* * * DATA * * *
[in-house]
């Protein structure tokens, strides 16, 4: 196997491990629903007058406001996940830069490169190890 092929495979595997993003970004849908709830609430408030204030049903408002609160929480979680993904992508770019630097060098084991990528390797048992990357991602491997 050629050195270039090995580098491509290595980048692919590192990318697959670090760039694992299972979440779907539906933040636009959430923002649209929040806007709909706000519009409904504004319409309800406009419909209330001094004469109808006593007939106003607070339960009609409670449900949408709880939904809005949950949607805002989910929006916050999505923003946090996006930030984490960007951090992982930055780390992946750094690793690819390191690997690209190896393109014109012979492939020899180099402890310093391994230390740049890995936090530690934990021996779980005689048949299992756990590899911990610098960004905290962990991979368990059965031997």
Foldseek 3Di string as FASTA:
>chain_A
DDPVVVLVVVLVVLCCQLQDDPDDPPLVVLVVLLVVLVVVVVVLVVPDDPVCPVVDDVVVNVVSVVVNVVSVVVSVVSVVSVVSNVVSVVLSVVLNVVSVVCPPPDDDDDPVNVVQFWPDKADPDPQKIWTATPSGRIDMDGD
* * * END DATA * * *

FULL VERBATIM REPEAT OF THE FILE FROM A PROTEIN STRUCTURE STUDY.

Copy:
[in-house]
């Protein structure tokens, strides 16, 4: 196997491990629903007058406001996940830069490169190890 092929495979595997993003970004849908709830609430408030204030049903408002609160929480979680993904992508770019630097060098084991990528390797048992990357991602491997 050629050195270039090995580098491509290595980048692919590192990318697959670090760039694992299972979440779907539906933040636009959430923002649209929040806007709909706000519009409904504004319409309800406009419909209330001094004469109808006593007939106003607070339960009609409670449900949408709880939904809005949950949607805002989910929006916050999505923003946090996006930030984490960007951090992982930055780390992946750094690793690819390191690997690209190896393109014109012979492939020899180099402890310093391994230390740049890995936090530690934990021996779980005689048949299992756990590899911990610098960004905290962990991979368990059965031997």
Foldseek 3Di string as FASTA:
>chain_A
DDPVVVLVVVLVVLCCQLQDDPDDPPLVVLVVLLVVLVVVVVVLVVPDDPVCPVVDDVVVNVVSVVVNVVSVVVSVVSVVSVVSNVVSVVLSVVLNVVSVVCPPPDDDDDPVNVVQFWPDKADPDPQKIWTATPSGRIDMDGD